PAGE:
Next up was the scary part, cutting into the velvet. I still get nervous whenever I start cutting, and spend a lot of time rearranging the pattern pieces on the fabric!

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he sleeve pieces. I ended up shortening them even more.

Once cut, I first attached the lining of the front bodice to the velvet in the center, as this is where the bodice will open. Once I got this right (after 3 tries, as my velvet stretched differently than my lining and the machine pulled terribly…), I stitched the velvet and lining together at the other edges to avoid any more slipping of fabrics. Next, I pinned and sewed the darts.

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The front panel, pinning the darts

Next up was stitching the back and side pieces together and pressing open the seams.

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The back and side panels put together

I then sewed the front and back pieces together, cut the boning and sewed on the boning channels. I forgot to make pictures here. I used large cable ties as boning.

Final step of construction were the sleeves. I first sewed the under and upper sleeves of both the lining and velvet together, and cut the flares. I knew there was a way to sew these together in such a way that no seam would show, but it took my 30 minutes of staring at the fabric pieces and 3 attempts when pinning to get it right. The second sleeve only took 2 attempts, so I guess I’m getting better at this… At least it worked out!

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Pinning the sleeves together. How do these fit together again?

Finally, after sewing on the sleeves, I pinned on the buttons and fit if they were placed correctly. I changed the placing slightly and sewed them on. I’m so glad I found velvet-covered buttons in the right size! I was afraid I’d have to cover them myself, and as I’ve never done this it would’ve been very time consuming. Luckily, there’s a shop in Utrecht which is completely filled with buttons and lace and trimmings. Whenever I need something specific, I know that if they don’t carry it, it can’t be found. They’ve never let me down so far.

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Pinning the buttons on the front.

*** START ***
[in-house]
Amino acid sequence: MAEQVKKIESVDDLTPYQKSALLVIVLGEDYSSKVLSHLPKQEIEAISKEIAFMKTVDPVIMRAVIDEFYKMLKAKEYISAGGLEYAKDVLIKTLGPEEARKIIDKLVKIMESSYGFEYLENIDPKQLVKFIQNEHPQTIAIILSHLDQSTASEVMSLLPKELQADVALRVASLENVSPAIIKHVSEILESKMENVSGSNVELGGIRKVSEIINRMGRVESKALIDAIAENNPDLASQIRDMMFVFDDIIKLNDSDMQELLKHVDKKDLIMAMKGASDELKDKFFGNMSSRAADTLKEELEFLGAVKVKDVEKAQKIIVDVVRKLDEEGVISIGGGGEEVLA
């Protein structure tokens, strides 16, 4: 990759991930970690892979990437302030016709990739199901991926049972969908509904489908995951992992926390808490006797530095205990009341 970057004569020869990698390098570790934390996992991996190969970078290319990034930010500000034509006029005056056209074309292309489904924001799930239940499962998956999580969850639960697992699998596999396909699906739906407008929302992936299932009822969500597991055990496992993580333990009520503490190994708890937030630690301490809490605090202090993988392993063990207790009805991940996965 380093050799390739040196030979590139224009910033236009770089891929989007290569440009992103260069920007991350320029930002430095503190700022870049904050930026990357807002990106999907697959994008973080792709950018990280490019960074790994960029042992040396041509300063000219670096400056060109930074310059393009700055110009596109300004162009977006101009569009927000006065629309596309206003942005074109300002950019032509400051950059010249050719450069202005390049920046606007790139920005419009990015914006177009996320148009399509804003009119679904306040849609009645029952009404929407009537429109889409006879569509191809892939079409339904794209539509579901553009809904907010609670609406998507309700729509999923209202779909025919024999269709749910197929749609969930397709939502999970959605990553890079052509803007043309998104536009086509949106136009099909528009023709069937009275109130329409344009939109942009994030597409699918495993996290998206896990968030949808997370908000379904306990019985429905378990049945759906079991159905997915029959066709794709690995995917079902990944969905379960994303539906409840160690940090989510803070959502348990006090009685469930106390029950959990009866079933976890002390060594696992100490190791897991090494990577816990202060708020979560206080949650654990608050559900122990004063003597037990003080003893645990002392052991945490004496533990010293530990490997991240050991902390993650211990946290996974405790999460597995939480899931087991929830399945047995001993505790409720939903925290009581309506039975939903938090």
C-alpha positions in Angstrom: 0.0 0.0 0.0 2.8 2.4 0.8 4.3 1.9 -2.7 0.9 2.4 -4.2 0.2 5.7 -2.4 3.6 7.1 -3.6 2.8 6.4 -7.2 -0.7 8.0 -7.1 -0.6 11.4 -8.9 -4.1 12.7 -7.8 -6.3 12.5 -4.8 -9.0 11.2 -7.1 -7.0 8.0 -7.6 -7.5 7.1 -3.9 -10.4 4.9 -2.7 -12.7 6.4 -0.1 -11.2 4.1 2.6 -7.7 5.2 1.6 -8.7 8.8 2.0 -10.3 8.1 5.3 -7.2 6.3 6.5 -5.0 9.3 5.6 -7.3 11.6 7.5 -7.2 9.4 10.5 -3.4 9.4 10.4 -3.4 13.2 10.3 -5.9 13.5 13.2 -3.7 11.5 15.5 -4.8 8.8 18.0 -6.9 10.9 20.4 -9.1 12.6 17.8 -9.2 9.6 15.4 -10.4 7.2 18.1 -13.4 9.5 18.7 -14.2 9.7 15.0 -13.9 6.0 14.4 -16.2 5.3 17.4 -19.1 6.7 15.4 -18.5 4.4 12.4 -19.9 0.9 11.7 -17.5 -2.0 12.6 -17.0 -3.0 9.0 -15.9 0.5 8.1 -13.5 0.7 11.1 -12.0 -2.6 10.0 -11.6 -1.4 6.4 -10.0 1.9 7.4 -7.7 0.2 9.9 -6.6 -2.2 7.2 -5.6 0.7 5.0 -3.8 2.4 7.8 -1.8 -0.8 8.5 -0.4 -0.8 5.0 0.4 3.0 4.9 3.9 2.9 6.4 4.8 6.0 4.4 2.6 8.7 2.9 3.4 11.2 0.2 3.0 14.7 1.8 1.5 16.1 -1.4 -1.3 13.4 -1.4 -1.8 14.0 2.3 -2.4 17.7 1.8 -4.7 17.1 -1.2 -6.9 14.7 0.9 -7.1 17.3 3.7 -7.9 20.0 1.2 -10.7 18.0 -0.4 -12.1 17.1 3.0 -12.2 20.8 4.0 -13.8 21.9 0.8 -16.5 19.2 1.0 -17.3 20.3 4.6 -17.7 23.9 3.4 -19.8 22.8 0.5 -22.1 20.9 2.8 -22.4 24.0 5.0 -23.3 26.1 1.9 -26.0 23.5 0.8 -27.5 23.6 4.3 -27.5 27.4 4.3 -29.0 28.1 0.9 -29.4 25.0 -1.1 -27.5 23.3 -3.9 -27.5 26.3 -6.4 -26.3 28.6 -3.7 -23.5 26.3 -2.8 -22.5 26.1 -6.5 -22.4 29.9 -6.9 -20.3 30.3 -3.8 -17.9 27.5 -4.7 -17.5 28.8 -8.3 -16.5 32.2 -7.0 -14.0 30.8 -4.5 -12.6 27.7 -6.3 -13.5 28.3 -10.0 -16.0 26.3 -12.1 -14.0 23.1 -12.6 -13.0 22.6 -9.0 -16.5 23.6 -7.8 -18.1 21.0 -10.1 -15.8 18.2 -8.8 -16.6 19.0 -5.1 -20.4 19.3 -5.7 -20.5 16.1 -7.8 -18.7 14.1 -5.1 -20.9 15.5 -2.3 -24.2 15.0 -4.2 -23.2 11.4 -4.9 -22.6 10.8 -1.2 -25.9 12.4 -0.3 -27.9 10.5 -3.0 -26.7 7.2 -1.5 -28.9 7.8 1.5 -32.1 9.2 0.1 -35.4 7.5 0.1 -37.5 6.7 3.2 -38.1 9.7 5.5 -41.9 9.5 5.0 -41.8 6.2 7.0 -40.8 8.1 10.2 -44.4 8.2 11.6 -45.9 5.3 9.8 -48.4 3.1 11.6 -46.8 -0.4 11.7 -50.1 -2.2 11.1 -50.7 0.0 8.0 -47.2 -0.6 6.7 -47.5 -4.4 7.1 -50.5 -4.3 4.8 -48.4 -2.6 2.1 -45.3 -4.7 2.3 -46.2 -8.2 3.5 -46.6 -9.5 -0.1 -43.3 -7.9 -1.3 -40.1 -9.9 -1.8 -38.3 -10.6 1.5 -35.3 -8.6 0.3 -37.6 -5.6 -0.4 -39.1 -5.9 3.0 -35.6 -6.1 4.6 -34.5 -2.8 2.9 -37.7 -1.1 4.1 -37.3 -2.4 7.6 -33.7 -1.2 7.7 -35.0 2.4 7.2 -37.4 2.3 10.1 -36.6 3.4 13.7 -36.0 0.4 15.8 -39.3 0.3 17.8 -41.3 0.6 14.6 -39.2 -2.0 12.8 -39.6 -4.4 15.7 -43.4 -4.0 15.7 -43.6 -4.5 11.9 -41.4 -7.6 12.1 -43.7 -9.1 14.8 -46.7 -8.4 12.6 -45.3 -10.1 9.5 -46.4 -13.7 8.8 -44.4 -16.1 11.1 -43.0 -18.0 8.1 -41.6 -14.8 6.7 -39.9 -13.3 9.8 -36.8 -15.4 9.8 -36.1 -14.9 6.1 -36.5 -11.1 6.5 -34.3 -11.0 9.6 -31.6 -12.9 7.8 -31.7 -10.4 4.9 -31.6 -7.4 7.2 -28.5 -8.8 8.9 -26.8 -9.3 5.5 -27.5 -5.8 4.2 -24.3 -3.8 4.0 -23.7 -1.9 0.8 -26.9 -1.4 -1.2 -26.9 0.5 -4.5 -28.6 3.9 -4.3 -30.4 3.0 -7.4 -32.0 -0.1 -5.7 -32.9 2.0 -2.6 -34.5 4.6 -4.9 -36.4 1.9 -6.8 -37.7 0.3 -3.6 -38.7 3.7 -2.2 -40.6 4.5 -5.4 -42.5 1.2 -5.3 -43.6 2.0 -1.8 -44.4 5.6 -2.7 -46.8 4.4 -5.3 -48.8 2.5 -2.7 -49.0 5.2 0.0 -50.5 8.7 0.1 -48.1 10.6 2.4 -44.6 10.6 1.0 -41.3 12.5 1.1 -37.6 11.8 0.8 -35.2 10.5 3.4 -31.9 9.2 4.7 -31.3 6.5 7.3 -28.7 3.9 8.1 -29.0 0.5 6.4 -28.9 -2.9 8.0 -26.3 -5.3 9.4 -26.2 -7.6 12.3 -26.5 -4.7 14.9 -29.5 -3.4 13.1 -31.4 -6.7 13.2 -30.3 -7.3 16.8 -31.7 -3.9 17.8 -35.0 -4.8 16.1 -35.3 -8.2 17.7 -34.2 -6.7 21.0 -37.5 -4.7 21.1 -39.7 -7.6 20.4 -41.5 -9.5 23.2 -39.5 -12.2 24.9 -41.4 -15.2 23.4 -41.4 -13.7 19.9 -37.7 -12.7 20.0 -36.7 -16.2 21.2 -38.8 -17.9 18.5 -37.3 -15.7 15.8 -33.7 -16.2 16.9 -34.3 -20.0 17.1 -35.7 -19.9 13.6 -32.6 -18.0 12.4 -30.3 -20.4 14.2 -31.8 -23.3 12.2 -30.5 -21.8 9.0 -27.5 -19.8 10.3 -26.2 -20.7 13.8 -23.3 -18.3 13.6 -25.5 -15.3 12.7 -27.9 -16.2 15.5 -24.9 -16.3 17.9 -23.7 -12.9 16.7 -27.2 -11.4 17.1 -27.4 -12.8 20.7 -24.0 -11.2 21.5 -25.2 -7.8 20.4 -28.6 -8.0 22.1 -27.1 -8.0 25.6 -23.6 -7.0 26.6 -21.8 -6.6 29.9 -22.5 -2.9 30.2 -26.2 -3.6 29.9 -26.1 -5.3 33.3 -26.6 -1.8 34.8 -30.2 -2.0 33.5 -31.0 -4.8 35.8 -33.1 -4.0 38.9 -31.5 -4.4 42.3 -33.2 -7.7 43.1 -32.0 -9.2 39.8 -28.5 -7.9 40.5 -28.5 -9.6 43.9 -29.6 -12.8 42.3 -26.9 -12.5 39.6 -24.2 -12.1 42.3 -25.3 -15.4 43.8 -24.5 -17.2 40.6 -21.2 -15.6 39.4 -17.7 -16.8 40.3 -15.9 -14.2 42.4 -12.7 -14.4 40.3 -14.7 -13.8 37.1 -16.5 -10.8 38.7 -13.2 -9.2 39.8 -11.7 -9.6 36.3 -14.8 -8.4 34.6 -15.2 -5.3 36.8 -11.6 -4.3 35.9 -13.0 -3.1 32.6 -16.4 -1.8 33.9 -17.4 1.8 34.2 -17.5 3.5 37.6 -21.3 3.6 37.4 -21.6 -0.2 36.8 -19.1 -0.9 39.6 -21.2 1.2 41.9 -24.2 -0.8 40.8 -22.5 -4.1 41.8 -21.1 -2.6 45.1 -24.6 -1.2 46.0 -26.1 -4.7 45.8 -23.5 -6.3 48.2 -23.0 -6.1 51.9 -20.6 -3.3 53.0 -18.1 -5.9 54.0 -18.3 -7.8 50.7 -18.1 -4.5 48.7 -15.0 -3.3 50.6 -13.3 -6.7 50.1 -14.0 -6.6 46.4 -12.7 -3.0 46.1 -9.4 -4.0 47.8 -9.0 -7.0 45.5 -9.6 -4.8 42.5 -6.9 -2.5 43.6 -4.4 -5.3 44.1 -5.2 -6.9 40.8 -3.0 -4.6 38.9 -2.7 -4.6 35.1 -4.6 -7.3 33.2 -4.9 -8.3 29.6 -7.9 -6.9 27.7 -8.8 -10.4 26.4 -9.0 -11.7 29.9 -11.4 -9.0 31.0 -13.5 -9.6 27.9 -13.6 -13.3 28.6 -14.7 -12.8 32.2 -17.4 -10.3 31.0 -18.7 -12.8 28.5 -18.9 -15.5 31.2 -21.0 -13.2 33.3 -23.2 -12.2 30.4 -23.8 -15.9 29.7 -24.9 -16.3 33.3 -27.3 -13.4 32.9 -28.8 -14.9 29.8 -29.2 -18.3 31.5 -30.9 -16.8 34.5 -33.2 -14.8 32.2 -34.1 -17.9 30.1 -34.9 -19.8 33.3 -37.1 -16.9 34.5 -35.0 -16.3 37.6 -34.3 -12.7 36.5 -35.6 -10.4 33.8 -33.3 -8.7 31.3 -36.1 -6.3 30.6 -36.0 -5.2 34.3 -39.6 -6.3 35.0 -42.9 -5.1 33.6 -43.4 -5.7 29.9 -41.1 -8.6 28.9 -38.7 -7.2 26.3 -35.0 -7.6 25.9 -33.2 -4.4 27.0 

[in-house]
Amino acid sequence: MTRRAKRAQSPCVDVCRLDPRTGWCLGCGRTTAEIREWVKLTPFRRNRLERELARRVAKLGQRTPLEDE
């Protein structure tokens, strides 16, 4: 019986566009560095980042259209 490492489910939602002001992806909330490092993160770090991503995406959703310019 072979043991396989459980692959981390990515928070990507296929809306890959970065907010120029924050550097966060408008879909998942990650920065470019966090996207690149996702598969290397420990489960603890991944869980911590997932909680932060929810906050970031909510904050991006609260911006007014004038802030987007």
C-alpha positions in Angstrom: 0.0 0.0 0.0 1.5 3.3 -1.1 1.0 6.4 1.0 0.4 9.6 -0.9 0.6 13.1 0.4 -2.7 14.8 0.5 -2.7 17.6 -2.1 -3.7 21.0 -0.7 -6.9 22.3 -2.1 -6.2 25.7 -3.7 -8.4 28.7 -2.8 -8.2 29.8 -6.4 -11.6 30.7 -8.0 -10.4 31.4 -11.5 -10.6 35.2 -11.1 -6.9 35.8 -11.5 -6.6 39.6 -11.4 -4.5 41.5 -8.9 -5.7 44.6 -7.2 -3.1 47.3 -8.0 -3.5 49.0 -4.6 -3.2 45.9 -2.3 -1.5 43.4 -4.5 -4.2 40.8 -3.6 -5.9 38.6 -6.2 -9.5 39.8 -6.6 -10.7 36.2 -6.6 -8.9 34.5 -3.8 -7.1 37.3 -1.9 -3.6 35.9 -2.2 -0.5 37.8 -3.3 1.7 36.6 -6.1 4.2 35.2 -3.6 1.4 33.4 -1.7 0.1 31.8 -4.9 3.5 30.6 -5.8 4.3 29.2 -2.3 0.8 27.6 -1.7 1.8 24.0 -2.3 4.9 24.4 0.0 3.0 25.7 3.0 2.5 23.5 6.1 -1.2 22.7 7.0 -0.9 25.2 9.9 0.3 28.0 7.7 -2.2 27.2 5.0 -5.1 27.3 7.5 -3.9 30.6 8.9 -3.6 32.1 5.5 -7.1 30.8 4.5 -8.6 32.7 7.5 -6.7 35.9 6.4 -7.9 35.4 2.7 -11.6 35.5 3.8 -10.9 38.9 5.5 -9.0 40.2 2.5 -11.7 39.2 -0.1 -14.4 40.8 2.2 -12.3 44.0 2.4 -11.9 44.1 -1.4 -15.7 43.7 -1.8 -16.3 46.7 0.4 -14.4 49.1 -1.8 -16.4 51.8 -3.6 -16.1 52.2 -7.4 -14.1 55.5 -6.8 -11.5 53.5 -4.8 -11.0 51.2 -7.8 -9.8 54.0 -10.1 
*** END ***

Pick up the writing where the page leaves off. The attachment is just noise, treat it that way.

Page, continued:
So this is where I’m at now. I just have to sew the buttonholes, and I’m currently debating if I should do them on the machine or by hand. I don’t really care if it’s a 100% historically correct (I did all other seams by machine), but I’m afraid they’ll look too sloppy. On the other hand, I’ve never done them by hand before, so I’d need to practice first. After the button holes, it’s time for trimming! I have the most lovely black lace, so I’m looking forward to this.

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Inspiration – 1860s mourning

I’m currently working on a black velvet 1860s balgown. It’s going to be dramatic, and a bit gothic, but should also be fabulous.  Since starting to work on this dress, I’ve been looking at a lot of images, and I’d like to share.

The main inspiration will be this dress at the met:

Out of 1860s dresses, this is the type I particularly love. A square neckline, a waistband, dramatic fabric and a lot of lace.

It still has a pretty round crinoline, but it is starting to shift more to the back, just beginning to shift into the bustle-style of the 1870s. It also has a large train, which though awsome, I’ll probably leave out for practical reasons.

Here are some photographs period showing other mourning dresses:

I especially love the veils in the second photo. Although these photos are very serious, black was actually used in ball-gowns, which are generally happy occasions.

I guess that this is good for me, as it means that black was worn for all kinds of occasion.

To wrap up the post, some more black headwear pieces.